In the early years, offices and classes were housed in the facilities of the Augusta Street Presbyterian Church in Greenville. As enrollment and faculty grew over the years and the ownership of the facility changed hands, the Board undertook a study of the needs of the institution and began a search of the area for a facility that would meet her needs for some years to come. After investigation of a number of alternatives, the decision was made in January 1998 to purchase the building that had housed Community Baptist Church in Taylors, S.C. (a nearby suburb of Greenville). Thus the institution began 1998 in new facilities and under the leadership of her new President.


Over the next five years the seminary experienced significant growth and it became quite clear that the facilities at 418 East Main St. in Taylors would soon be unable to house all of the new students and staff. In 2003, therefore, the seminary purchased the Old Taylors High School (less than a quarter of a mile away) and began to raise the funds necessary for its renovation. On a cold day in February 2007, the seminary officially broke ground. A building that was once at the heart of Old Taylors, but which had been severely neglected, now began to take on a new look, reminding many of the transformation that Christ brings to His people. In January of 2008, the seminary moved into its new facilities; and the building was officially dedicated at the 2008 Spring Theology Conference in March. The new facilities have given the seminary a more professional look, but we realize that it is our theological, philosophical and educational commitments that have truly helped us grow over the years, even during times of great difficulty and scarce resources. Therefore, as the seminary continues to expand its work, it is still our desire to uphold an “Academy Model” of education that is focused and affordable, fosters a family atmosphere by maintaining a close student/faculty ratio, expects the students to worship and work in the local churches, and encourages accountability to our supporting churches and presbyteries.


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  2012 Spring Theology Conference Program Announced  


Praised, maligned, and misunderstood, the effects of Old Princeton Seminary have towered over theological discussion for a century. From the time God raised up that school in 1812 until 1929, the Princeton theologians were the stalwarts of experiential Calvinistic theology.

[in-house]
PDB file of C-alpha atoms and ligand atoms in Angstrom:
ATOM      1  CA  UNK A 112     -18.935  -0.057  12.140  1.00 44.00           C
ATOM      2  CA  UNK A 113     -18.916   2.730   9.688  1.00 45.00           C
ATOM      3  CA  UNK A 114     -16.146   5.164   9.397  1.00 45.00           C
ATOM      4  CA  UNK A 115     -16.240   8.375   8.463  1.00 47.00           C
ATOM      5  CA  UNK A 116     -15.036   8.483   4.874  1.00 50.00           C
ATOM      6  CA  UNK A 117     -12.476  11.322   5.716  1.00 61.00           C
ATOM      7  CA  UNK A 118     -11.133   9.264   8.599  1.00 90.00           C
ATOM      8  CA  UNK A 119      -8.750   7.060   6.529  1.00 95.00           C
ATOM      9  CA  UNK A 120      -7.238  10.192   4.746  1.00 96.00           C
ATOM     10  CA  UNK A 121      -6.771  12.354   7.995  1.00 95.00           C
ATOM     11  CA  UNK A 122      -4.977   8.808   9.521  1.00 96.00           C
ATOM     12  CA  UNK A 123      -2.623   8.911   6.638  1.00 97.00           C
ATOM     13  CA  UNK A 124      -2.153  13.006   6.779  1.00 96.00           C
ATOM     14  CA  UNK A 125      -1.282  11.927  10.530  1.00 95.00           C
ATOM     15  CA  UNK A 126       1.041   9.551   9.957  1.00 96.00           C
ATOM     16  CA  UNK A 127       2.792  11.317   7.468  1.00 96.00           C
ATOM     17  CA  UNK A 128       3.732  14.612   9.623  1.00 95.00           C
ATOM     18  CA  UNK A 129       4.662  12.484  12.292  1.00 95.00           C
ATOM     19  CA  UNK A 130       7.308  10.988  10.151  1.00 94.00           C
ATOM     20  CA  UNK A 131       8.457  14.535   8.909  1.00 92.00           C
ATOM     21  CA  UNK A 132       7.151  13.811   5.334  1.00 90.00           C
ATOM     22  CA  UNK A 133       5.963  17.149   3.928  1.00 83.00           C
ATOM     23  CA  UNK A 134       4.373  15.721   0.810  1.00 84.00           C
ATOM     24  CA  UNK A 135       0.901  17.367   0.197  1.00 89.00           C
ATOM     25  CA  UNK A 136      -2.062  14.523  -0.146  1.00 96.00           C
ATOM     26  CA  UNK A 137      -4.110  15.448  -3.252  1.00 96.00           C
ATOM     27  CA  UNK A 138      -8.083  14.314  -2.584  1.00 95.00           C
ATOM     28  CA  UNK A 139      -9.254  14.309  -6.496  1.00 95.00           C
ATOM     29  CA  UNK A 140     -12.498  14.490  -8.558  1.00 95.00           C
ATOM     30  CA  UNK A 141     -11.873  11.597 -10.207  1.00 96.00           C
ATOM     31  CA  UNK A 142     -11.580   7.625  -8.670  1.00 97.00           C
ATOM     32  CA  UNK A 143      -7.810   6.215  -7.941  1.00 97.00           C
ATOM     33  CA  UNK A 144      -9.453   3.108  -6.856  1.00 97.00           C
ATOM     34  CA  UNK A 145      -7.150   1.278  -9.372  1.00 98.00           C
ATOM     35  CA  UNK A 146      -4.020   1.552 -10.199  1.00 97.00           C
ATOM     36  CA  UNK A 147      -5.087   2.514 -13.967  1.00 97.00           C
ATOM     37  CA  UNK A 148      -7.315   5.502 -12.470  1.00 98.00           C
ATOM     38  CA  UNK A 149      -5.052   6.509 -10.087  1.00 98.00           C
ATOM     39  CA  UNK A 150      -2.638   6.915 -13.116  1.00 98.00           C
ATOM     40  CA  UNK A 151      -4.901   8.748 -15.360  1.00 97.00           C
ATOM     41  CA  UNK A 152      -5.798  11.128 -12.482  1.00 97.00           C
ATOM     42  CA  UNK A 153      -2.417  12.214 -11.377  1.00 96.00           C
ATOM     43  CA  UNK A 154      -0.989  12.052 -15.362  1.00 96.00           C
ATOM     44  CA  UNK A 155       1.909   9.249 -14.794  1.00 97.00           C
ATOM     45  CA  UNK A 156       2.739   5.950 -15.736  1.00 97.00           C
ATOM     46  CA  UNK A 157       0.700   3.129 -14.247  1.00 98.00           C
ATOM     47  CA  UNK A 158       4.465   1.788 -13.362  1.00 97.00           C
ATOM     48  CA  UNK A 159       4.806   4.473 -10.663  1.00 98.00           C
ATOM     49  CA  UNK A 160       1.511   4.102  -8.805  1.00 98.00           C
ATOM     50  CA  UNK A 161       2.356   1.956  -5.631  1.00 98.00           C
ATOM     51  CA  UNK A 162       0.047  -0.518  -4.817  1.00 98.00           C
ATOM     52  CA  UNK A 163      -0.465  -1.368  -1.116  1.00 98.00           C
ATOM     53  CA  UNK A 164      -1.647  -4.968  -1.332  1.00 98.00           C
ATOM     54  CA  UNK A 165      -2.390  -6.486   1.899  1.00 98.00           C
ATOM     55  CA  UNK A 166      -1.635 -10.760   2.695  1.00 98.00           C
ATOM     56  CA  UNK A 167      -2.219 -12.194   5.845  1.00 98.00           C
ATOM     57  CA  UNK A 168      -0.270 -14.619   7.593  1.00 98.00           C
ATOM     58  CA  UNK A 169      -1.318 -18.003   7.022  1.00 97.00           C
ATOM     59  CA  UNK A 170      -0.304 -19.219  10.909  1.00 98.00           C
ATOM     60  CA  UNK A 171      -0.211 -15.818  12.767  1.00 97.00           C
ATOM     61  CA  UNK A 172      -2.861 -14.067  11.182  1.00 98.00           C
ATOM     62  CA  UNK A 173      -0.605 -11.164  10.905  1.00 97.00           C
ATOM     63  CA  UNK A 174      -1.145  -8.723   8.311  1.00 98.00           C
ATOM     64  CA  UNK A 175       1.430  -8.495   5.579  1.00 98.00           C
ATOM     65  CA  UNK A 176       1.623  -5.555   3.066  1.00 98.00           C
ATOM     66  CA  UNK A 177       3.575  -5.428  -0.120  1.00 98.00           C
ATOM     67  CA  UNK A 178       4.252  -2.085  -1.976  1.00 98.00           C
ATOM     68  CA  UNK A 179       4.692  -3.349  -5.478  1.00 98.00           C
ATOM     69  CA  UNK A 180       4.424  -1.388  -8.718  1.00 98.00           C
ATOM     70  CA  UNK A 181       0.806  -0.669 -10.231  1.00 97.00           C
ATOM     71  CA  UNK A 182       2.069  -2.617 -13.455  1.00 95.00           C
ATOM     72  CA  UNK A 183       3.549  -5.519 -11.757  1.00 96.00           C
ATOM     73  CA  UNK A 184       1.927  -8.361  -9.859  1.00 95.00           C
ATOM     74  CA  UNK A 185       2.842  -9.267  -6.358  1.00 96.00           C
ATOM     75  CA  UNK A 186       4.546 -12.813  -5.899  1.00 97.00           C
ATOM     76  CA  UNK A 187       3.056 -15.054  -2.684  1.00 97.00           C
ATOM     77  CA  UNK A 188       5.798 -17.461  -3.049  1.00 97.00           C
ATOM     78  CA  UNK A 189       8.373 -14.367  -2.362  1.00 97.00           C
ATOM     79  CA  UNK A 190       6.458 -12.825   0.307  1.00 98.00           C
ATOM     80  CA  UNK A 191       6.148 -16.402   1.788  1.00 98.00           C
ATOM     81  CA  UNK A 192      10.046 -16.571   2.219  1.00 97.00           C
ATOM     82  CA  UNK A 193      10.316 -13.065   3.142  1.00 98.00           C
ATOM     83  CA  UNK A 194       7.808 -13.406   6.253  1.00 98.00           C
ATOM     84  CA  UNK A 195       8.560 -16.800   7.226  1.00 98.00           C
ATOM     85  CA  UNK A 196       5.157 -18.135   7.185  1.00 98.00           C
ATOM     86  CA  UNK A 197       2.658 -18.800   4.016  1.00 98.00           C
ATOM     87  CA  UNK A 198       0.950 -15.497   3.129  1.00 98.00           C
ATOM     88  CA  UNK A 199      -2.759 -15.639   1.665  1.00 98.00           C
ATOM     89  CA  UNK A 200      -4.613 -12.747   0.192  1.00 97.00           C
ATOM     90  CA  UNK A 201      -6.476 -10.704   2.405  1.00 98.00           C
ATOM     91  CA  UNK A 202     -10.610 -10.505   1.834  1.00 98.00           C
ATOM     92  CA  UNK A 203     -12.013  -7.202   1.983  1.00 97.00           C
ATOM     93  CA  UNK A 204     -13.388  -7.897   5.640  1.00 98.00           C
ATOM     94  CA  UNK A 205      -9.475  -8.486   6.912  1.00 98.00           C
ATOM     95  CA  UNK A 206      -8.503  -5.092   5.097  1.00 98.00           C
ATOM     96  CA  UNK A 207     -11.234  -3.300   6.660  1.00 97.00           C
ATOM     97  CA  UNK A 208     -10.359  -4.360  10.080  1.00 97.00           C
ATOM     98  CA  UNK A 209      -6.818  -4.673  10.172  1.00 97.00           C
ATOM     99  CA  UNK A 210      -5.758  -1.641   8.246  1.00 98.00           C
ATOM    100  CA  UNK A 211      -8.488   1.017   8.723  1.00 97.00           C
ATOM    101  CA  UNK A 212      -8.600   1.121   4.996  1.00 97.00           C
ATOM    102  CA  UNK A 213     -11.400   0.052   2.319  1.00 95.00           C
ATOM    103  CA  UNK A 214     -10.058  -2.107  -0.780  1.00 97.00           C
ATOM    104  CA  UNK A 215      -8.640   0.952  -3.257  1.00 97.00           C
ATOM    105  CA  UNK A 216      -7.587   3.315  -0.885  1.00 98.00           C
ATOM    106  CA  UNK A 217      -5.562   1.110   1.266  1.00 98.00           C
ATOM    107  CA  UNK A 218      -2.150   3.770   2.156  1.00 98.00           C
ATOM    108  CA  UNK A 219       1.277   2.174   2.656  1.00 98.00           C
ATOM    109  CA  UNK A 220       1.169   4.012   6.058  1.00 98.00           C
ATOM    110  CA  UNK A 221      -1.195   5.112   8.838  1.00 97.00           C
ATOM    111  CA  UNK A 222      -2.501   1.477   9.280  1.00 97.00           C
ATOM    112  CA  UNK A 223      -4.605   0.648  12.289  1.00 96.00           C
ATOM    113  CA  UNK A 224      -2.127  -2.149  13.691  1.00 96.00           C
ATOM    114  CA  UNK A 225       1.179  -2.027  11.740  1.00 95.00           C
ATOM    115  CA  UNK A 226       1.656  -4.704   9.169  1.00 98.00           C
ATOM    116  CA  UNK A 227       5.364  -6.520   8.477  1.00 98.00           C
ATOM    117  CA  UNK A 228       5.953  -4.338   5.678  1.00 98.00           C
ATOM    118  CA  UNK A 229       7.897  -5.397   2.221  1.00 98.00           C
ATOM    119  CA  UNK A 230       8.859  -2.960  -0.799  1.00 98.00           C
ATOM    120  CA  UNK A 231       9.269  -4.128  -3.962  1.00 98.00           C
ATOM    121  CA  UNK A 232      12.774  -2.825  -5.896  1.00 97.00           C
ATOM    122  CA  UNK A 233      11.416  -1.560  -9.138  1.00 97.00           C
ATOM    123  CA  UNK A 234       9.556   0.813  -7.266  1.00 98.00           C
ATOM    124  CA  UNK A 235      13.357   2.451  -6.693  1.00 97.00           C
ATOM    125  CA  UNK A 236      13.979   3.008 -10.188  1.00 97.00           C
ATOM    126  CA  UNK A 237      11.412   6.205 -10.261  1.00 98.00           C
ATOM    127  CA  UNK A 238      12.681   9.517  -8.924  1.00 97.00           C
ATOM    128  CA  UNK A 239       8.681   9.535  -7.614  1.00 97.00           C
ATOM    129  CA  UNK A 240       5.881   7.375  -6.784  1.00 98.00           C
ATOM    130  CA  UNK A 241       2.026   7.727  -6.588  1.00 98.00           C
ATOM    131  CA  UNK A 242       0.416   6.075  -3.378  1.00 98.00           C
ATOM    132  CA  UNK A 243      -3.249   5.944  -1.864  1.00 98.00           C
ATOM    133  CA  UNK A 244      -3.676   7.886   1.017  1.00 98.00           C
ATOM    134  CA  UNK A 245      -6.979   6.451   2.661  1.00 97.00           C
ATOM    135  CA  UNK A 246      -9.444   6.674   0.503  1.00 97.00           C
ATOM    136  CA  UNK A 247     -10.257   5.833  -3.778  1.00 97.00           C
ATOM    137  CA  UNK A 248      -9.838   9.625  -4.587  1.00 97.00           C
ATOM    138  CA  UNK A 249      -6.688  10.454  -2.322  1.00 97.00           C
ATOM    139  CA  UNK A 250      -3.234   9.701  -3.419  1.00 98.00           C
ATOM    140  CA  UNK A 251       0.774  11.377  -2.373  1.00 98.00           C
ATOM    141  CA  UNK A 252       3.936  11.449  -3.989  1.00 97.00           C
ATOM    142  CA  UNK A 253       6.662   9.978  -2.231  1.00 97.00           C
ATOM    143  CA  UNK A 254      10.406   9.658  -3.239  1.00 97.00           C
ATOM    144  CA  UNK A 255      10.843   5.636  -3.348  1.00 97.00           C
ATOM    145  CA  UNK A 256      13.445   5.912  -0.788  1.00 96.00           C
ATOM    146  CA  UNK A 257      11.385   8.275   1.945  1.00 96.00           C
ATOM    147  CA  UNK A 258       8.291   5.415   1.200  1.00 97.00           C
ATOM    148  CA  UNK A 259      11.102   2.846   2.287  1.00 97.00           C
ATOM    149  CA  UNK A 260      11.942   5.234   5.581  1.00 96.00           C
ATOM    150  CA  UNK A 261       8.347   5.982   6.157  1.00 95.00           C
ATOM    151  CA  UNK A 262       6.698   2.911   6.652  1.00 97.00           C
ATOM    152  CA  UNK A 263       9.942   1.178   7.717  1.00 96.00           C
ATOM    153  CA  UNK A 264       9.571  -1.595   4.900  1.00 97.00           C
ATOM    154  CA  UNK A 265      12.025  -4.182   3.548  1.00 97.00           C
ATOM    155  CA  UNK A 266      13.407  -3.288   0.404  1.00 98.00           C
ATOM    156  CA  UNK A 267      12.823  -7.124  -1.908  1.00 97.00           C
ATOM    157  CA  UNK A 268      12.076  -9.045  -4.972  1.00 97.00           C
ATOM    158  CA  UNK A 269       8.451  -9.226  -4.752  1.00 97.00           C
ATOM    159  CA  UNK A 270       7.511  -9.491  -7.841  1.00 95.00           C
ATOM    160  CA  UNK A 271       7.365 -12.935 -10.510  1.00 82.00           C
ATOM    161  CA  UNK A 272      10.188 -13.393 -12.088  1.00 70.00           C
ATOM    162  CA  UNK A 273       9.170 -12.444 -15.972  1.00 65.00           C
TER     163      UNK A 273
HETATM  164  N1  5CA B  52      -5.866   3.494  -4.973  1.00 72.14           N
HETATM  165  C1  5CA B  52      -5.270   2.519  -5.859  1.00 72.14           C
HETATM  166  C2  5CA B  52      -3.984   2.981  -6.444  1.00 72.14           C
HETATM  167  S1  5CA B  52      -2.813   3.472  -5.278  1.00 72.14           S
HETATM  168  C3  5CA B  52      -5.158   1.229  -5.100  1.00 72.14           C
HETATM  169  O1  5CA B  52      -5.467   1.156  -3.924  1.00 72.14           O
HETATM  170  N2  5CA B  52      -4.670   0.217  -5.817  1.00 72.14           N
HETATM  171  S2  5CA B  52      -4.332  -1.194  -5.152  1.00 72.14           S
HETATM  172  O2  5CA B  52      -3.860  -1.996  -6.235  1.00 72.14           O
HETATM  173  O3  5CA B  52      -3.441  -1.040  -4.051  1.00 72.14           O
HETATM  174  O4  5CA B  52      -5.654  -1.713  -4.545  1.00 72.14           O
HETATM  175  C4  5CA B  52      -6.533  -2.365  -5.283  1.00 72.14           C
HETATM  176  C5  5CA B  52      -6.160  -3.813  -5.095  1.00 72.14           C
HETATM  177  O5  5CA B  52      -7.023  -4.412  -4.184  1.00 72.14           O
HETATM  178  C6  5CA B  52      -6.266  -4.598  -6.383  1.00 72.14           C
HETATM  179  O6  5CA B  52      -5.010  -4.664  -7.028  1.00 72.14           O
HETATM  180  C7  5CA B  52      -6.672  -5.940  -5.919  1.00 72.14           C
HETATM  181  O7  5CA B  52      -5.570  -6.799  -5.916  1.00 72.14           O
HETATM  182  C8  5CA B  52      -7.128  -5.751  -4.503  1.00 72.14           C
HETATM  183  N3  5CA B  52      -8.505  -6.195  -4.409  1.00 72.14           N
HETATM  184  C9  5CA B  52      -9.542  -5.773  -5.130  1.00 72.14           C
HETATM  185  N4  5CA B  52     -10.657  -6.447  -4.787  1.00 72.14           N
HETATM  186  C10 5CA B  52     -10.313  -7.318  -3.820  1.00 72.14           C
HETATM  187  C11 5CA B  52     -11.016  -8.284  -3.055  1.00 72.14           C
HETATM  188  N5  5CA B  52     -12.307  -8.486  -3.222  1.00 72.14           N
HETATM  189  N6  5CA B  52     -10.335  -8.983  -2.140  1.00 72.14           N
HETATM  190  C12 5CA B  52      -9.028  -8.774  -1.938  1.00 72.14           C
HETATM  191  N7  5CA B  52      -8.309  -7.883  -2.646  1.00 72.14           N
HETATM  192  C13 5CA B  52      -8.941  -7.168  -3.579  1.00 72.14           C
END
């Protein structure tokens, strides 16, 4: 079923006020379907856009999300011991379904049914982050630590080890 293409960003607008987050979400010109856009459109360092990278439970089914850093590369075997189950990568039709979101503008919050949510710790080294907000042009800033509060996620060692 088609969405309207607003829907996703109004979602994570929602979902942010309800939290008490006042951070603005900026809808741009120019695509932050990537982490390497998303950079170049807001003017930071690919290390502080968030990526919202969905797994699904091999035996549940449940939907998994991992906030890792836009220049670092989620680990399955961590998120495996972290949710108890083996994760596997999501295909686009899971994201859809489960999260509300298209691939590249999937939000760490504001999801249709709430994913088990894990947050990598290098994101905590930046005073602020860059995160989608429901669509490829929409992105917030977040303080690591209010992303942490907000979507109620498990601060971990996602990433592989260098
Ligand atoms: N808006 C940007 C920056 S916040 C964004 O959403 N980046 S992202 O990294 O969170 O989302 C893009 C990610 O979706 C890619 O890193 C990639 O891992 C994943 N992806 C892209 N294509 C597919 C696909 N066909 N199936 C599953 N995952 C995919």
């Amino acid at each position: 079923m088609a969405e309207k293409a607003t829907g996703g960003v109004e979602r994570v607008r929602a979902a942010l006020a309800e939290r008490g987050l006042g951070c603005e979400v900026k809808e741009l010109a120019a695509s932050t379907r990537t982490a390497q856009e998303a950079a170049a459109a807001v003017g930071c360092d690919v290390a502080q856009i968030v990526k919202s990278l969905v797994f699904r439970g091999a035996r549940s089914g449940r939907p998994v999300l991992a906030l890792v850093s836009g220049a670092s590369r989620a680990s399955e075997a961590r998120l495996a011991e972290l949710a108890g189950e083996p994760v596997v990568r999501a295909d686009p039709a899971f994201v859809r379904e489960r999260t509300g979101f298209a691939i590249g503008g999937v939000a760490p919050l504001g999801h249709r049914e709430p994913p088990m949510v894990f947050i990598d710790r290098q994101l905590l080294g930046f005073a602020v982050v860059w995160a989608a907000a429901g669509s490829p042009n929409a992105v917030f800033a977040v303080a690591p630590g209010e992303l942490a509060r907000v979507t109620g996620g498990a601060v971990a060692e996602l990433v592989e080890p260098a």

The founders of Greenville Seminary consciously adopted the Princeton Plan as the foundation of instruction at GPTS. For this reason, the 2012 Spring Theology Conference (coinciding with the 200th anniversary of Princeton's founding and the 25th anniversary of Greenville Seminary's founding) will be devoted to an assessment of Princeton and the practical lessons for the church today. Our aim is to shape the discussion in a practical way that will benefit all who attend.


The conference will be held on March 13-15, 2012 at Woodruff Road Presbyterian Church in Simpsonville, S.C.


Among the scholars speaking at the conference is Dr. Carl Trueman, Professor of Historical Theology and Church History and Academic Dean/Vice President for Academic Affairs at Westminster Theological Seminary in Philadelphia. He has an M.A. in Classics from the University of Cambridge and a Ph.D. in church history from the University of Aberdeen. He is editor of the journal Themelios and has taught on the faculties of theology at both the University of Nottingham and the University of Aberdeen. He has authored a number of books, including John Owen: Reformed Catholic, Renaissance Man and The Minority Report: Unpopular Thoughts on Everything from Ancient Christianity to Zen Calvinism.


Topics and other speakers for the conference include:

  • Princeton: A Brief History of Origin and Contributions of Archibald Alexander – Dr. James Garretson

  • Samuel Miller’s Pastoral Theology – Pastor Andrew Webb

  • Scripture, Inerrancy, and the Role of Reason at Princeton – Dr. Paul K. Helseth (Tuesday evening)

  • Princeton and the Old Testament – Dr. Benjamin Shaw

  • Princeton and Missions – Dr. Tony Curto

  • Ecclesiology: The Hodge/Thornwell Exchange – Dr. Nick Willborn

  • Princeton and 19th Century Crosscurrents: Hodge, Finney,and Nevin – Dr. Darryl G. Hart

  • Biblical Rationale for a Reformed Seminary – Dr. Joseph Pipa Jr. (Wednesday evening)

  • Princeton and Evolution/Creation – Dr. Fred Zaspel